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Two Solutions to an Off-the-Wall Problem

June 21, 1985|MARYLOU LUTHER | Times Fashion Editor

Question: At the senior prom, I leaned up against a brick wall, and now my black satin strapless dress is all snagged on the left side. I took it to the dry cleaner, and he says there is absolutely no way to remove the snags. If the snags were on the bodice, I could cover them with some kind of beading motif, but they're all up and down the side, and beading would not seem appropriate in that area. Any ideas?--C. R.

Answer: You can follow New York designer Perry Ellis' lead, as illustrated here, and bisect your dress, leaving the right side satin and making the left side black velvet. Or, if you prefer, you could leave the left side satin and cover the entire left half of the dress, front and back, snags and all, with black sequins. A dress that combines two fabrics in one color--especially black--is a signature of the season ahead, one used by many major designers.

Q: Not too long ago, women's clothing--including dresses, blouses and sweaters--was readily available with back zippers. Why is it that nowadays these are almost impossible to find? Manufacturers seem to offer only "over the head" clothing. I find back zippers more convenient and easier on my hair. They also help to keep makeup off of my clothing. Why aren't they being used now?--M.L.

A: Shirtwaist dresses, shirts, placket-front polo shirts and button-front coatdresses are all styles that have been most popular in recent years, and not one requires a zipper. The elasticized waistlines in dresses also allow manufacturers to use one-button closures rather than zippers--a cost-saving device. Other contributors to the no-zipper phenomenon were the falling-off-the-shoulder necklines of the "Flashdance" look and the open necklines of the oversize look. But don't despair. Just as zippers disappeared because of fashion, they are soon to return for the same reason. Now that fit has re-emerged as the big new direction in fashion, zippers are once more required to make that fit possible.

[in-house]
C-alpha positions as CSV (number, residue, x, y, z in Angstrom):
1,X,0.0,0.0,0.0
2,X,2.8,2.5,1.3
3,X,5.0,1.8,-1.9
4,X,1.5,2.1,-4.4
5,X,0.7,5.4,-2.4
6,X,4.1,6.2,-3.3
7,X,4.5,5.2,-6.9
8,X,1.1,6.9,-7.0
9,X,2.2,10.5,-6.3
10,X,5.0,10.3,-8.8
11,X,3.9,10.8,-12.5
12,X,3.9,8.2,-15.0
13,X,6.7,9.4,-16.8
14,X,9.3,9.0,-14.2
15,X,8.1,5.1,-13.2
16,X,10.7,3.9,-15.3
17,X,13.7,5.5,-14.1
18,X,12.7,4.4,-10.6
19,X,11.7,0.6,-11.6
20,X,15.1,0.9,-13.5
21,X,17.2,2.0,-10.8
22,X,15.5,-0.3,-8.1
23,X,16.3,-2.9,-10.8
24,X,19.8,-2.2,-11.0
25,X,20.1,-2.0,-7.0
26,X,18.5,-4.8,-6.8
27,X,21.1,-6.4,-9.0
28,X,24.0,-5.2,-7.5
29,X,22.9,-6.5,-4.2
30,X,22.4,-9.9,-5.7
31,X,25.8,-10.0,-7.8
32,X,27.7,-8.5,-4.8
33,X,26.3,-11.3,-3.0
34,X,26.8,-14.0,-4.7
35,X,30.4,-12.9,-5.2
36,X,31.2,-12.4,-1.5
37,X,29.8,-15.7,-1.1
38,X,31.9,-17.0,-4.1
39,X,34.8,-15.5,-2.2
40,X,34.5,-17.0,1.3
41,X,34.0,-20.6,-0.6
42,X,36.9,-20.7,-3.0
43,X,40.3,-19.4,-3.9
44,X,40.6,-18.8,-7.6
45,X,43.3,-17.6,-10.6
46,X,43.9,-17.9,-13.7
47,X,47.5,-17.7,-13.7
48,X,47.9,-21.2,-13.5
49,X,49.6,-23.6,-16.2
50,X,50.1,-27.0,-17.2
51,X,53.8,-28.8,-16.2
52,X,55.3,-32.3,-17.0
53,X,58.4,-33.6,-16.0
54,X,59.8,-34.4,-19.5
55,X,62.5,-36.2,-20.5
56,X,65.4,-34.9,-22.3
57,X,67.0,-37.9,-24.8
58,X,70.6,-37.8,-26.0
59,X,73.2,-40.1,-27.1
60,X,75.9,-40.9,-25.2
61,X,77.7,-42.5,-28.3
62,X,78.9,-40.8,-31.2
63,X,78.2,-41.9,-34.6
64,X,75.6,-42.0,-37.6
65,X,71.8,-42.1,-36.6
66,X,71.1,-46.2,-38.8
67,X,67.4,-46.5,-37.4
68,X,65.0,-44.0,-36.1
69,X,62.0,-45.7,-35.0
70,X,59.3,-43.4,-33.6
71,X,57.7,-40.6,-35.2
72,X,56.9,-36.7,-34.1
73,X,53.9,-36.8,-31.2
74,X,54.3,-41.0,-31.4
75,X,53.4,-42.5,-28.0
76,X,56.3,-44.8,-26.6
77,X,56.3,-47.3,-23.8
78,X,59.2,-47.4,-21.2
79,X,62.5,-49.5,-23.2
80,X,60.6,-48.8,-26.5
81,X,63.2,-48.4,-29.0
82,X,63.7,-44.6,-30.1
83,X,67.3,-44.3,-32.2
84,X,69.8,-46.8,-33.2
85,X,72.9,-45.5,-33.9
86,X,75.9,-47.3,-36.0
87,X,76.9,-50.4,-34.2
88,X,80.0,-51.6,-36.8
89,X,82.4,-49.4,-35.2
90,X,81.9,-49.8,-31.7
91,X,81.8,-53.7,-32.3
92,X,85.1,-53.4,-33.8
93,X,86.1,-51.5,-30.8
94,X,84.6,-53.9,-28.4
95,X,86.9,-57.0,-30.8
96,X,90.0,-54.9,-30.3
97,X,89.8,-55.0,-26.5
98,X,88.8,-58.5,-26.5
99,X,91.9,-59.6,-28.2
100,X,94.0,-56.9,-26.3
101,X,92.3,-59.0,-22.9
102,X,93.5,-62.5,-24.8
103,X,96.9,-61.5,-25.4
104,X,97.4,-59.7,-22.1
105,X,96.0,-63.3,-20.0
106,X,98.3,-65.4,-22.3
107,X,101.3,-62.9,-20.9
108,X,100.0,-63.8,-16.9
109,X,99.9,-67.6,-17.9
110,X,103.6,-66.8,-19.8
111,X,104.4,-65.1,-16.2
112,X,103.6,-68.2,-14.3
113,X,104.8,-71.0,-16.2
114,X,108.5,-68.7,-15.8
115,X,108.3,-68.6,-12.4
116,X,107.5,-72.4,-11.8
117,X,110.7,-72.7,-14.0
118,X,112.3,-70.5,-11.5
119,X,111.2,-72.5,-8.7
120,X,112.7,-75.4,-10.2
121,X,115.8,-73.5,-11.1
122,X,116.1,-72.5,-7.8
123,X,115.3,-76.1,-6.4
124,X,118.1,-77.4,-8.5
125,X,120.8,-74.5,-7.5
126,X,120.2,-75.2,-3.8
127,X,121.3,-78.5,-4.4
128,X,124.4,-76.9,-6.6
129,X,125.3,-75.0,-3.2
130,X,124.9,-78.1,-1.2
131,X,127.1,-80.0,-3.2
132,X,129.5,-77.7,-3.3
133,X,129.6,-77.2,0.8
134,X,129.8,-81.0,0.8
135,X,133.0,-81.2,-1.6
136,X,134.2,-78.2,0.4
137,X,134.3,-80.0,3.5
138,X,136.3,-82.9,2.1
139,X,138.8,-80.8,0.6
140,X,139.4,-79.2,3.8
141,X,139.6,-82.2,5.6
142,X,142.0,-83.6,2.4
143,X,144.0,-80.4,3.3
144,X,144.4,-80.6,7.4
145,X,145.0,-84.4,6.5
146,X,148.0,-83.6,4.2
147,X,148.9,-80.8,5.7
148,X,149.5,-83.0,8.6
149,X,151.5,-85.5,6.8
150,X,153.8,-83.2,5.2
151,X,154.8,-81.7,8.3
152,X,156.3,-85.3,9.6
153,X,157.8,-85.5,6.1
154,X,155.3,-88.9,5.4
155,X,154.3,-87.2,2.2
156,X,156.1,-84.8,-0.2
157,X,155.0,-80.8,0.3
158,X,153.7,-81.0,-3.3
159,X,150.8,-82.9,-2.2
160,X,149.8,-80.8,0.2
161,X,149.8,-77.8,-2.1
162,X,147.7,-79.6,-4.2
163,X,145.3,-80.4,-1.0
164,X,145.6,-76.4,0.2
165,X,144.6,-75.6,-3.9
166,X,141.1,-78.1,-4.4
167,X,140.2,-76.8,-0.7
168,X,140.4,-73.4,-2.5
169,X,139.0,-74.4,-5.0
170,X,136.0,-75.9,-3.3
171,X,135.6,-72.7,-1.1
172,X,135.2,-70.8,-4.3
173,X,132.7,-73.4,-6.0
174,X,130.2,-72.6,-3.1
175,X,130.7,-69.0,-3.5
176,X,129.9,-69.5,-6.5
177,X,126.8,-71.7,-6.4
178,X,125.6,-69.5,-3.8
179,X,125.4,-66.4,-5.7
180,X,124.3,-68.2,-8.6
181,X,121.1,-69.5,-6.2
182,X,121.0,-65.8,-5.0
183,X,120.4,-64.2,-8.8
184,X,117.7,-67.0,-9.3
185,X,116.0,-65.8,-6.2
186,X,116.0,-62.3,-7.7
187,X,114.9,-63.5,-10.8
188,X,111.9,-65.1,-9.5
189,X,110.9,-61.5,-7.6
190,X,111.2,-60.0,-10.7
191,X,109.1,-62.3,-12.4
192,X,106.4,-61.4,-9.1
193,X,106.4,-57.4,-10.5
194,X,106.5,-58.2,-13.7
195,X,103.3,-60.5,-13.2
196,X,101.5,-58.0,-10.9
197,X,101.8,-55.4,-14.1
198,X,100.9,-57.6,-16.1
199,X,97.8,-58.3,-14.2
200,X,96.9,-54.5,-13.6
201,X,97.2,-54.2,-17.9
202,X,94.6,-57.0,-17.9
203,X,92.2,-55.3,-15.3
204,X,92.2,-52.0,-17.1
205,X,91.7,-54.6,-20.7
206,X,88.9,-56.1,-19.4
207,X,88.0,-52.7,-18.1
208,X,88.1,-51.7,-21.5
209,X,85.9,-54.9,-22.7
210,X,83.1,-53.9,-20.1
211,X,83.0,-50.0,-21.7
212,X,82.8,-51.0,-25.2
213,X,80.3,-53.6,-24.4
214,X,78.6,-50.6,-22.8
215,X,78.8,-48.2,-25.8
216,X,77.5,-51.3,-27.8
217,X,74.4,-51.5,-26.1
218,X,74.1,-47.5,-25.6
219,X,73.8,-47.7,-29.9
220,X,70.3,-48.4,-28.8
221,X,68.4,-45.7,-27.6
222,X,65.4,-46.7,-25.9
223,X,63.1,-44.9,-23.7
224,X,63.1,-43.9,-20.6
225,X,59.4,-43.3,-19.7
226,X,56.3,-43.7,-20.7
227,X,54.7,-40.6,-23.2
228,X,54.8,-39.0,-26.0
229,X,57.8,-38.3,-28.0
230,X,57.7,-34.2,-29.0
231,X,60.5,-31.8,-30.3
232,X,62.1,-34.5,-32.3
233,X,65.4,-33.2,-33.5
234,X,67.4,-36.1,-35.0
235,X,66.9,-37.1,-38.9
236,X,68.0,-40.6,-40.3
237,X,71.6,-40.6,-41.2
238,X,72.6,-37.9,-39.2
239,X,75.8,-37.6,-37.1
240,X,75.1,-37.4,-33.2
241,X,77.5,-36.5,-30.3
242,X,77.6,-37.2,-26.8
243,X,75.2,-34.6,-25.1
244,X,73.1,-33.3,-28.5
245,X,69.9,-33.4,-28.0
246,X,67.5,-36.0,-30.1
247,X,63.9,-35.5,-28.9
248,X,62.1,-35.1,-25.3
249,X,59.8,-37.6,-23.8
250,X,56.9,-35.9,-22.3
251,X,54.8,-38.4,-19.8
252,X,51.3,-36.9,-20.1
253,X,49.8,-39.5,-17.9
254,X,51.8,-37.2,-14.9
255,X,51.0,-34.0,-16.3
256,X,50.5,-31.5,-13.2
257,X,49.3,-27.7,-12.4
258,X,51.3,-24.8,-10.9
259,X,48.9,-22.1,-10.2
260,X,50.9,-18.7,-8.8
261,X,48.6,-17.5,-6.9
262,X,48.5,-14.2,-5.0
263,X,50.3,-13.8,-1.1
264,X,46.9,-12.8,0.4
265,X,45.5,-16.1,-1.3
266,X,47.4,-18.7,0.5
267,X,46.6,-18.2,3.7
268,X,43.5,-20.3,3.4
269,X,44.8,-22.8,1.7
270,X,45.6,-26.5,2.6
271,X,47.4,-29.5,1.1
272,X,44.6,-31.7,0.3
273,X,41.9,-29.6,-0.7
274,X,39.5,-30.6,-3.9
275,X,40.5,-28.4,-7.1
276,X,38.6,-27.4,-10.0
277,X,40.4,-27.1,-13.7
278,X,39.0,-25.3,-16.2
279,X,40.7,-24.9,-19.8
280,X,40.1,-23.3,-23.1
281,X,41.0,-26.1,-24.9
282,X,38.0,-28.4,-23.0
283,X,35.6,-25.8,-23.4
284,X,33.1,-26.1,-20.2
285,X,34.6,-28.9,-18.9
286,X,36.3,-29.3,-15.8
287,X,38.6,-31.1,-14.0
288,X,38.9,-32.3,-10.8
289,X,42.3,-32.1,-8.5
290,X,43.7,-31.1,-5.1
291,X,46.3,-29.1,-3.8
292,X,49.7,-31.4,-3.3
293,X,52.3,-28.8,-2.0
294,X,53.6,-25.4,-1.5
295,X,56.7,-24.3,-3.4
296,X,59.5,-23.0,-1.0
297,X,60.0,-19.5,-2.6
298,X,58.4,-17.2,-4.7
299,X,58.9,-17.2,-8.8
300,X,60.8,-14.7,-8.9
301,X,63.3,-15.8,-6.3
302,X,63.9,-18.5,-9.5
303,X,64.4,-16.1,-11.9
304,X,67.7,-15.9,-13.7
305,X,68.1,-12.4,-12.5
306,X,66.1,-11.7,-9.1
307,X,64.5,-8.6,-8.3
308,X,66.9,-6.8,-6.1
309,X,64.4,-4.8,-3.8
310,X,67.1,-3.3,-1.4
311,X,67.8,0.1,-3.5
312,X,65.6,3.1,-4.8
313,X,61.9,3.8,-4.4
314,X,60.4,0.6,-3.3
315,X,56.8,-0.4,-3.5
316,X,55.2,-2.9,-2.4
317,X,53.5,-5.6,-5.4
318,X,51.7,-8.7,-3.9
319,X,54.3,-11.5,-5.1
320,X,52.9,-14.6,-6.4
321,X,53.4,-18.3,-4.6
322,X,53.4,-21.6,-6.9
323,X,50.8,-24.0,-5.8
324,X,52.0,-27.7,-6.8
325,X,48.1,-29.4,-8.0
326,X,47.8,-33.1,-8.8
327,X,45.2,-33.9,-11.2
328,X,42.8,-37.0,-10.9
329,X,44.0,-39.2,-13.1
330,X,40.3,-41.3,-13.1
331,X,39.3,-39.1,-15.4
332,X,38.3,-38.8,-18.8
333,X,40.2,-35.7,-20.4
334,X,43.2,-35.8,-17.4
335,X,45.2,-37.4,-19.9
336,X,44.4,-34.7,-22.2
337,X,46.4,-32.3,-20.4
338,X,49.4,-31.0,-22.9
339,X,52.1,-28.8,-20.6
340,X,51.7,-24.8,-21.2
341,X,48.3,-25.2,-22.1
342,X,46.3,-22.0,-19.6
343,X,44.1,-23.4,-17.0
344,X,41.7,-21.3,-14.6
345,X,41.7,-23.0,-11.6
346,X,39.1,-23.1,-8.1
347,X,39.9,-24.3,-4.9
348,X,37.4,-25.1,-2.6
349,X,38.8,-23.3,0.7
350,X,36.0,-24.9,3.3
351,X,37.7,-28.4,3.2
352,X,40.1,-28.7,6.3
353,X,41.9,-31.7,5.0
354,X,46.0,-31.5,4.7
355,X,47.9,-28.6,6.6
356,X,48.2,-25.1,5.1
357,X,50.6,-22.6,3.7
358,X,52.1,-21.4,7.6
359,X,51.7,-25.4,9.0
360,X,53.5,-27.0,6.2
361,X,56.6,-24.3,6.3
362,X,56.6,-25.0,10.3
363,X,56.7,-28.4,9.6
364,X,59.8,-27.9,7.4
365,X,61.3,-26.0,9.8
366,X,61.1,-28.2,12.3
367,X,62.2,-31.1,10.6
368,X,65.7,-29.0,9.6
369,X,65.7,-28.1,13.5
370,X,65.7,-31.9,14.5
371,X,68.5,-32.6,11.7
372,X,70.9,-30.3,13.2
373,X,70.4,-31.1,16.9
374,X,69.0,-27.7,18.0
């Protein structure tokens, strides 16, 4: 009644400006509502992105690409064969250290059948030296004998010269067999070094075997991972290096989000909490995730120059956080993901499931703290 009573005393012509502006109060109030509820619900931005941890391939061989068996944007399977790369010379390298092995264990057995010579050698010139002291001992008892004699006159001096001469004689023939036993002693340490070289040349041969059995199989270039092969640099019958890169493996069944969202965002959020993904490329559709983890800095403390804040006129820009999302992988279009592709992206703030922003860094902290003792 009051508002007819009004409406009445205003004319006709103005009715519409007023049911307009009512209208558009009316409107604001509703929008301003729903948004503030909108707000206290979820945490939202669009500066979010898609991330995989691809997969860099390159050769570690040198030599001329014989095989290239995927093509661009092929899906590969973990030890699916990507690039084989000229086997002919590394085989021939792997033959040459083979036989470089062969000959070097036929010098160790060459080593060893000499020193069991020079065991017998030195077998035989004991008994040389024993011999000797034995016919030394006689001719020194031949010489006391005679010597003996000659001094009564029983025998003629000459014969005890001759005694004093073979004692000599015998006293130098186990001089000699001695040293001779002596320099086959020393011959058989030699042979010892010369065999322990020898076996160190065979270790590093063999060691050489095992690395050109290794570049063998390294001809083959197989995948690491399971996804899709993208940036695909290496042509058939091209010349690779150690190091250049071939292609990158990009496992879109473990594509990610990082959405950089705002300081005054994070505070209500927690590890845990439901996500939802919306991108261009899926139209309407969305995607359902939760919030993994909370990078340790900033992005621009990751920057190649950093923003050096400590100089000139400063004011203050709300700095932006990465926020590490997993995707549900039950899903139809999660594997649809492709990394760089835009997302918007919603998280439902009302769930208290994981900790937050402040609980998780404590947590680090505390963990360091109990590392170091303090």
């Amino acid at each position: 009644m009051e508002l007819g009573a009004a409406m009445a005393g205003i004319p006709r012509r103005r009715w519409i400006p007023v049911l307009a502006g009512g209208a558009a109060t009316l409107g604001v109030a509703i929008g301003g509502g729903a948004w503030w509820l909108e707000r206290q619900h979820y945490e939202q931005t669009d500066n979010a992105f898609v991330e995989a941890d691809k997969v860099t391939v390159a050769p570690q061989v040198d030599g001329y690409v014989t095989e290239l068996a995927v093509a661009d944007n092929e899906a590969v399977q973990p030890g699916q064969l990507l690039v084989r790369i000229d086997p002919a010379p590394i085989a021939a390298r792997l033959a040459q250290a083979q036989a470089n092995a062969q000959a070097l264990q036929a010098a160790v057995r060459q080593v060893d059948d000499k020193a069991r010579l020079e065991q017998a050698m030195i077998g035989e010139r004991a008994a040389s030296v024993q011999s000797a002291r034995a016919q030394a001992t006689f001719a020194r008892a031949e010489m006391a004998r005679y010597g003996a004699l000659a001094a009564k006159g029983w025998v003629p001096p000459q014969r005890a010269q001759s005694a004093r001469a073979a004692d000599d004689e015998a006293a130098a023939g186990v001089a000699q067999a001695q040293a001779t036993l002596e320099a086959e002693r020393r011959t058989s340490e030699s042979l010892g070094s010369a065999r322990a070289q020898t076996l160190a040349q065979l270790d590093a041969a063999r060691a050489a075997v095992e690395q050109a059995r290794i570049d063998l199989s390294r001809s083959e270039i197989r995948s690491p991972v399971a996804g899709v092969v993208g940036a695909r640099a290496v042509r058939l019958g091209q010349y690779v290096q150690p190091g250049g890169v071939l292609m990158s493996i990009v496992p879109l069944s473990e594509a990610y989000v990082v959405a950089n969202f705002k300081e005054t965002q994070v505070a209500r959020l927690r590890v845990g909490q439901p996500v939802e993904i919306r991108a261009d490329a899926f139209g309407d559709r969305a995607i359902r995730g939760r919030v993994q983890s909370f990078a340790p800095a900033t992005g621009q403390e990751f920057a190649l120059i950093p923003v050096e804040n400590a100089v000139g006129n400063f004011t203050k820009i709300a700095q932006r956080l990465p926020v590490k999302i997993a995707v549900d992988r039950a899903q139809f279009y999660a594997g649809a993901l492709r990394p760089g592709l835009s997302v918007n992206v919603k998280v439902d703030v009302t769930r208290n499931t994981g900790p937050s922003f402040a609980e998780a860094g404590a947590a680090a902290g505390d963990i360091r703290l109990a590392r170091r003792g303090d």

Q: I have a queen-size bedspread made of beautiful Welsh tapestry. It is all wool, very heavy and a little scratchy. I cannot use the spread in my home and would like some suggestions for using this beautiful fabric. It is not suitable for upholstering furniture.--L.S.

A: Tapestry fabrics are the last word in jackets right now, so you might want to consider using at least part of your Welsh spread as a body cover instead of a bedcover. You could eliminate the scratchiness next to your skin by lining it. The fabric might also be suitable for use in a big, loose duster coat. And you'd still have enough left over for a twin-size spread.

Q: Where can I find a nice tailored suit for women in size 2 petite? I can find size 4, but not 2. I'm looking for a classic design in a mid-weight suitable for all but the hot summer months.--G.K.

A: See Page 5 of the current catalogue published by Short Sizes Inc., 5385 Warrensville Center Road, Cleveland, Ohio 44137. Photographed there is a two-button suit made of Dacron-wool hopsacking. It's from Anthony Allen's Back Bay collection, and it's available in navy, fawn, sand, gray, lipstick red and black. The jacket is $135 and the skirt is $60.

Marylou Luther welcomes questions from readers. Mail to Clotheslines, Fashion85, The Times, Times Mirror Square, Los Angeles 90053.

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